1 May 2006 Availability analysis considering primary and backup sharing in wavelength-division multiplexed networks
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Optical Engineering, 45(5), 050505 (2006). doi:10.1117/1.2196435
In survivable wavelength-division multiplexed networks, the backup resource can be shared by the primary light paths, which is called primary-backup sharing. We find that primary-backup sharing can have an effect on the link availability. We focus on routing under dynamic availability of the wavelength resource while the requested reliability of traffic has to be met, using the modified shortest path algorithm. We propose a new algorithm called the dynamic link availability algorithm and evaluate the performance of the proposed algorithm on the NSFNET.
Li, Jin, and Li: Availability analysis considering primary and backup sharing in wavelength-division multiplexed networks



In the research of survivability in wavelength-division multiplexed (WDM) mesh networks, the growing importance of differentiated reliability (DiR)1 is evident. Networks can provide multiple degrees of reliability by means of DiR. A service-level agreement (SLA)2 must be guaranteed for reliable connection provisioning.

The reliability of a component is the faultless probability considering its own failure. The differentiated reliable connections have different reliability requirements. Connection availability2 provides an important metric, which is helpful to facilitate cost-effective connection provisioning and relates to mean time between failure (MTBF) and mean time to repair (MTTR).3 Each functional element of WDM system is characterized by a known average a steady-state availability As=MTBF(MTBF+MTTR) .3

In Ref. 4, the authors present a shared protection scheme with DiR. It shows better performance than the dedicated path protection scheme. In Ref. 5, the reliability of a connection as a parameter has been considered to determine the link cost. A connection with the reliability requirement is called an R-connection.5 Compared to full protection and no protection schemes, it is efficient enough to provide enough partial backup light paths for primary light paths to enhance the reliability of the connections, but Ref. 5 does not consider the primary-backup sharing. In Ref. 6, in order to further raise the efficiency, primary-backup and backup-backup multiplexing is used to reduce blocking probability. In Ref. 7, the authors combined the notion of primary-backup sharing with multiclass traffic, which is classified with different priority. However, Refs. 6, 7 do not consider the different levels of fault tolerance requirement and the dynamic link availability.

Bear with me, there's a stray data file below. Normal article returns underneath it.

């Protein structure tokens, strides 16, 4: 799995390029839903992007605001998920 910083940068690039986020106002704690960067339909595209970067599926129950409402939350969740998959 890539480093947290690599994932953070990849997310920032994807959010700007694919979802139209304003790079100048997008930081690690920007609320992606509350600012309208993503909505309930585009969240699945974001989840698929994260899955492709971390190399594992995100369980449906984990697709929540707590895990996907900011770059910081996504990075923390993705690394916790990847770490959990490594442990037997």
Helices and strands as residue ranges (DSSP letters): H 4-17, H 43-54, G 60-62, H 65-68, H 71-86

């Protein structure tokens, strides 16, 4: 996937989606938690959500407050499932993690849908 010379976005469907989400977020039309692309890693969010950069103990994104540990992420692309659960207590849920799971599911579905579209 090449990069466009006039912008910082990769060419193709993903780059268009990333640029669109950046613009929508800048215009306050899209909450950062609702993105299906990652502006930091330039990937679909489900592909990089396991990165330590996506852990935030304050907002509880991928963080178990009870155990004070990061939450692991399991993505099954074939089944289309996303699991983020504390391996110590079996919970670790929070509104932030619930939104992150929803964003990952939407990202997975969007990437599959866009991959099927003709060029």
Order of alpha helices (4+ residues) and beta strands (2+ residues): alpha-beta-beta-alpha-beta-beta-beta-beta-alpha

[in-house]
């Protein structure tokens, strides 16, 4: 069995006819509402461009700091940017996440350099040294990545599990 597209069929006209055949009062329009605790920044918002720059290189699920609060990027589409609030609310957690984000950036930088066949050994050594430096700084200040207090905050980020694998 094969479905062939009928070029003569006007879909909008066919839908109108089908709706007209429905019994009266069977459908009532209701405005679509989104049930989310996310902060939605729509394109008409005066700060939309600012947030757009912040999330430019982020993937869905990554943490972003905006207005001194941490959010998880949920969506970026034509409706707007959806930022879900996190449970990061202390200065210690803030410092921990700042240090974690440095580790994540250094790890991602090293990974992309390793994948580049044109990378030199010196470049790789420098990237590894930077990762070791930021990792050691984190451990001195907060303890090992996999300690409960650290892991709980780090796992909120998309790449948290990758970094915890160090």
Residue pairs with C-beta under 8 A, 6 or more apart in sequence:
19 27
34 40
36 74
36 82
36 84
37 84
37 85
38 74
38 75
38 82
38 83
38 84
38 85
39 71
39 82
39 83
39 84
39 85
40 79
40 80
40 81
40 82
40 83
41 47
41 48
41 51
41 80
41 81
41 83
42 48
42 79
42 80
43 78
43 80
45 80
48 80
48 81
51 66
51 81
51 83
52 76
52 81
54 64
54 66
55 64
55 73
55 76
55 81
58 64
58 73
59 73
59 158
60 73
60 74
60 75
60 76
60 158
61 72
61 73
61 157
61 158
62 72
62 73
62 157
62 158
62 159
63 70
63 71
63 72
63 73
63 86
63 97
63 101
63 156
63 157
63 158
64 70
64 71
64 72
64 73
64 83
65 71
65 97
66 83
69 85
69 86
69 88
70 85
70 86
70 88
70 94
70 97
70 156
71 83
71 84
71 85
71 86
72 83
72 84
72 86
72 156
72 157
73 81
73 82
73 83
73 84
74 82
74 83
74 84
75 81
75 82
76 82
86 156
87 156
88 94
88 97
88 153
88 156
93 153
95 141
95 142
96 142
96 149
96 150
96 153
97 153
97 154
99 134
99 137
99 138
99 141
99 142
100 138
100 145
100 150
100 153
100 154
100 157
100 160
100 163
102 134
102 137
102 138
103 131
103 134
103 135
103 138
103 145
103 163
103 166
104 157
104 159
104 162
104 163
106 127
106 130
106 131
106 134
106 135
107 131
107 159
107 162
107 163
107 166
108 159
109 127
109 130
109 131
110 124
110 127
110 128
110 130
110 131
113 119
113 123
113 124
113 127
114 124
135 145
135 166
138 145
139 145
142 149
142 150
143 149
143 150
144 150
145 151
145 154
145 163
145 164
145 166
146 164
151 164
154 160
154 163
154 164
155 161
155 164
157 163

We evaluate the connection availability to meet the service reliability requirement. We take into consideration routing the R-connection with DiR as well as the dynamic character of the link availability. The primary light path that contains the links shared with one or more backup light paths might be preempted while the failure occurs, so it has a preempted probability. The link availability has to be updated based on the situation of backup resources because the preempted probability must be considered. Therefore, the dynamic link availability has to be considered, if primary-backup sharing is allowed. The detailed reason why the link availability is variable in some cases is given in Sec. 2. We use a wavelength layered-graph model8 to route an R-connection, because it can reflect the dynamic availability of a wavelength channel. The availability of every link as a parameter has been considered to determine the link cost. By using the modified route selection algorithm, the R-connection with the largest availability and least hops can be found. This scheme results in better performance although part of the low-priority services may be preempted when the link failure occurs. However, this type of preemption is permitted on the condition that the SLA of traffic is met.